- Kelso Depot visitor center contains a book shop specializing in books related to desert topics. A small but substantial library on the second floor provides a lot of interesting material for those who like to read.
- The general store at Nipton, on the north edge of the Preserve, also sells books on desert-related topics, as well as some crafts from the region.
A lunch counter at the Kelso Depot opens daily from 9 a.m. to 5 p.m. There is no other restaurant in Mojave National Preserve. Restaurants are available in Baker, California. A café at Nipton, on the northern edge of the Preserve, provides home-cooked food six days a week.
Car camping is available both in developed campgrounds or along roads in sites that have traditionally been used for that purpose. Do not camp along paved roads, and never camp within 200 yards of water sources.
- Black Canyon Equestrian & Group Campground (year round), Ph: (760) 928-2572. Located directly across the road from Hole-in-the-Wall Ranger Station and Campground. Facilities include pit toilets, water, and a picnic shelter with tables. Reservations are $25 per night; call (760) 928-2572.
- Hole-in-the-Wall Campground (year round), Ph: (760) 928-2572 or (760) 252-6100. Surrounded by sculptured volcanic rock walls, the Hole-in-the-Wall Campground is at 4,400 feet elevation. The 35 campsites are large enough for motorhomes and trailers. Two walk-in tent sites are also available. Facilities include pit toilets, picnic tables, fire rings, trashcans, and drinkable water. There are no utility hookups but there is a dump station. Spaces are available on a first-come, first-served basis for $12 per site per night. Fees for Golden Age/Access Passport holders are $6 per site per night.
- Mid Hills Campground, Ph: (760) 928-2572 or (760) 252-6101. Nestled in pinyon pine and juniper trees at 5,600 feet, Mid Hills Campground is much cooler than the desert floor below. The road to the campground is not paved and is not recommended for motorhomes or trailers. There are 26 campsites with picnic tables and fire rings. Pit toilets, trashcans, and drinkable water are * provided. Spaces are available on a first-come, first-served basis for a $12 per site per night fee. Fees for Golden Age/Access Passport holders are $6 per site per night. Some sites are closed due to a recent wildfire.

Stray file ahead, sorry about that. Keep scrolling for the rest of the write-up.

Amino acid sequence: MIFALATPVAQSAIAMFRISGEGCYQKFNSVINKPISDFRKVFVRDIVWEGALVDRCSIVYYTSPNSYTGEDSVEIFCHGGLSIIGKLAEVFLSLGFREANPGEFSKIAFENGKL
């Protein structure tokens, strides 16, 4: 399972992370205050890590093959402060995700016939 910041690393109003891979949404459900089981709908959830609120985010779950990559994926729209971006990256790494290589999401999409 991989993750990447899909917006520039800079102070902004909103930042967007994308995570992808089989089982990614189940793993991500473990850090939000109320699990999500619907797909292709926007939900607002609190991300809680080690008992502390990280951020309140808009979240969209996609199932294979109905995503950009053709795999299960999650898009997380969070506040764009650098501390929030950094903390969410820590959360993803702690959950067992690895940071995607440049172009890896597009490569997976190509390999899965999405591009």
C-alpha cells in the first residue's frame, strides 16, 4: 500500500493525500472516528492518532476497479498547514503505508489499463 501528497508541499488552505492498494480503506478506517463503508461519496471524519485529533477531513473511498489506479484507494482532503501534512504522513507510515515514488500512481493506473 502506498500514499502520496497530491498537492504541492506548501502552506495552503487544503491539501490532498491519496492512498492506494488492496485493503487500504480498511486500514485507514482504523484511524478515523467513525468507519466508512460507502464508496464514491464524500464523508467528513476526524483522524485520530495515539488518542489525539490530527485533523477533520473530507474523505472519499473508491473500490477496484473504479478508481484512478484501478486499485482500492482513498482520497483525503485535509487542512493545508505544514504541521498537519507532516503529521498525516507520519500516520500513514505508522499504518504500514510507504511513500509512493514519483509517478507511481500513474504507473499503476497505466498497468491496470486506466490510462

- Providence Mountains State Recreation Area (Mitchell Caverns) offers six campsites on a first-come, first-served basis. Cave tours of the Mitchell Caverns attract many people. This is a small campground that is entirely surrounded by the Preserve, though administratively not part of it. The location is on an east-facing mountain ledge with beautiful views and sunrises, where the wind can sometimes be quite fierce.
Much of the Preserve is federally designated wilderness, where mechanized travel by car or bicycle is prohibited. Only travel by horse or foot is allowed in these areas. A network of backcountry roads, often suitable only for four-wheel-drive vehicles or, sometimes, well-equipped mountain bikes, provides access to many of these areas.
Campsites are often found sporadically along backcountry roads in the Preserve.
Carry lots of water. There is very little water available in the Preserve. Bottled water can be purchased at the lunch counter in the Kelso Depot Visitor Center, along I-15 in Baker and at the gas station/store at I-15/Cima Road, at the general store in Nipton, at the Cima store (which isn't always open), and at the gas station in Fenner near the junction of I-40 and old Route 66 on the south side of the Preserve.
Public drinking water is available at the Mid Hills and Hole in the Wall campgrounds, at Mitchell Caverns campground (Providence Mountains State Recreation Area), and from water fountains at Kelso Depot visitor center washrooms (open 24 hours a day) or inside Kelso Depot during open hours.
In the backcountry, water is often available from the cistern at Marl Springs along the old Mojave Road (needs to be filtered/treated). Numerous small springs with varying (and sometimes non-existent) quantities of water exist throughout the Preserve for folks with water filters, such as Butcher Knife Spring. Research prior to travel relying on such springs is required. For example, a tiny stream of filterable water was available during one camper's visit at Indian Springs off Kelbaker Road a day after after Xmas 2007.
- Baker. A tiny town on the park's northwestern border that offers options for food, fuel and supplies.
- Las Vegas. Located sixty miles from the park's eastern border, Sin City is America's playground.